On the B2B front, it’s challenging for a startup to 1) get the digital product totally right and 2) the customers (currently, mostly industrial energy companies) require strong evidence of performance due to their higher risks. Consequently, those first wins might have a more exponential impact on the startups’ funding trajectory than in other industries. If the product clicks, it clicks.
So, they’re quicker to scale – but what’s the volume?
Looking at average growth equity round amounts, energy startups also seem to acquire far more capital than other startups – 23,6 % more, to be specific. Combining this with the lagging VC-funding, it seems that the digital energy industry is quite polarized in terms of both fundraising speed and size: if you make it, you make it big and you make it fast.
Business models & customer focus
When it comes to digital energy startups, they primarily offer software – SaaS firms composed 71,9% of the firms founded after 2010. Within energy, the SaaS-category contains mostly analytics, monitoring, optimizing, and general AI or IoT; in the energy tech space this translates to grid monitoring, energy optimizing, smart building applications, data analytics, and industrial IoT. Marketplace & ecommerce is a more defined category with space for a limited number of players, but also one that has been on the rise due to the B2C boom.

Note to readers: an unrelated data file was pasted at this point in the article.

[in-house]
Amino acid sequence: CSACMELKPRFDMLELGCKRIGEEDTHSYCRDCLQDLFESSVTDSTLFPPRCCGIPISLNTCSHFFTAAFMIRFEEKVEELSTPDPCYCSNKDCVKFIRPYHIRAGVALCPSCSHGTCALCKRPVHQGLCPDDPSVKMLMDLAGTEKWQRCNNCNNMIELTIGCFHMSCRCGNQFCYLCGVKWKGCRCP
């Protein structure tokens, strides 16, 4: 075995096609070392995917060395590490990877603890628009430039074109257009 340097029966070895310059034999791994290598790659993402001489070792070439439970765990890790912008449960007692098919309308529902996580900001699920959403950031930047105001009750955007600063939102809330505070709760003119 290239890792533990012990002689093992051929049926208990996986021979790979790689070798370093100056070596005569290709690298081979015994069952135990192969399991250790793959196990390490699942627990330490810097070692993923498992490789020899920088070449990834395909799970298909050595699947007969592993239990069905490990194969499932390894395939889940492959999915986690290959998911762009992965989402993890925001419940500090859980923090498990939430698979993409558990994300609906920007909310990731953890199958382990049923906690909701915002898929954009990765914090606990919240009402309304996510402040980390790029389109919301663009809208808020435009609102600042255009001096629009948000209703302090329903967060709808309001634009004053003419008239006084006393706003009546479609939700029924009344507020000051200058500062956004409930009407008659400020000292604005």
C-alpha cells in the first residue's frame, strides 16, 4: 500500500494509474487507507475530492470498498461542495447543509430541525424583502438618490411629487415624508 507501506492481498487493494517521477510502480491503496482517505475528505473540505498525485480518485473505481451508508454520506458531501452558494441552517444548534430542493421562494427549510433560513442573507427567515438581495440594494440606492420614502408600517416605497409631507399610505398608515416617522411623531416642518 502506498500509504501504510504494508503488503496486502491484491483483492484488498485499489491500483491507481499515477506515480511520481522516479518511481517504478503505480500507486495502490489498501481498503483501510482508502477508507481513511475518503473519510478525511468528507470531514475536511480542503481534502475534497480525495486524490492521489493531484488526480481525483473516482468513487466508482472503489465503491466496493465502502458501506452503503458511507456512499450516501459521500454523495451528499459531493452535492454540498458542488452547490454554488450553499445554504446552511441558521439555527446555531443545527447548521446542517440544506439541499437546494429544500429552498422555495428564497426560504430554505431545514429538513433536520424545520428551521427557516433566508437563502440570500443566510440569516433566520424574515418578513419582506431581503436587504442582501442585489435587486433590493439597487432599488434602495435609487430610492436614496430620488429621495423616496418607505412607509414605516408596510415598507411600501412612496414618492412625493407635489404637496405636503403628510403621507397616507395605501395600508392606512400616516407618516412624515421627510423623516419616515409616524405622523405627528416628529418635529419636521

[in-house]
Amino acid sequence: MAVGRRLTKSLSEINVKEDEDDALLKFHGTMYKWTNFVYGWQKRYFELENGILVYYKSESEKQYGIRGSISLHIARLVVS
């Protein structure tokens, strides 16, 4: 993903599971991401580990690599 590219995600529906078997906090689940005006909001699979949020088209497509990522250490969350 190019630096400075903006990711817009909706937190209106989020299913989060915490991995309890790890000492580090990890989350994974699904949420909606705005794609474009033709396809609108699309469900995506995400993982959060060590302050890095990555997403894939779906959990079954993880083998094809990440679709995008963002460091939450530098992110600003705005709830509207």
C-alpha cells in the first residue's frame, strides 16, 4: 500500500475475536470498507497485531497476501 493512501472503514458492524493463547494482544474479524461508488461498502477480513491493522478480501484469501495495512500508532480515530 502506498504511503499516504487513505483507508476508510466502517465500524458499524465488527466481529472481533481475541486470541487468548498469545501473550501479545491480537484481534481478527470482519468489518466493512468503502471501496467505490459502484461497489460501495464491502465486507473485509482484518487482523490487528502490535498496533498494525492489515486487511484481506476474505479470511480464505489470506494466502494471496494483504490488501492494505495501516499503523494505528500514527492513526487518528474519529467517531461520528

As energy has long been a CAPEX-driven industry with national interests and high barriers to entry, startups’ opportunities have usually been in B2B – and still are. 70,2% of digital energy startups founded after 2010 within SaaS, marketplace and ecommerce verticals are solely B2B startups.
The tide is turning, however. Driven by digitization, the products are in increasing amounts brought to the consumer, and investors are taking note: contrary to the existing industry composition, 8 out of the 10 largest rounds of 2020 and 2021 went to B2C firms.
Let’s put these two together – who sells what to who?
The vast majority of SaaS players, 90,5%, are selling to businesses, meaning that the sold software are mostly industry-level tools. Marketplace & ecommerce, on the other hand, have a customer mix very different to their overall industry with 50,9% of B2C businesses. On industry level it’s a minority, but a significant one – the biggest funding rounds of 2020 and 2021 highlight the massive business potential in digital energy B2C.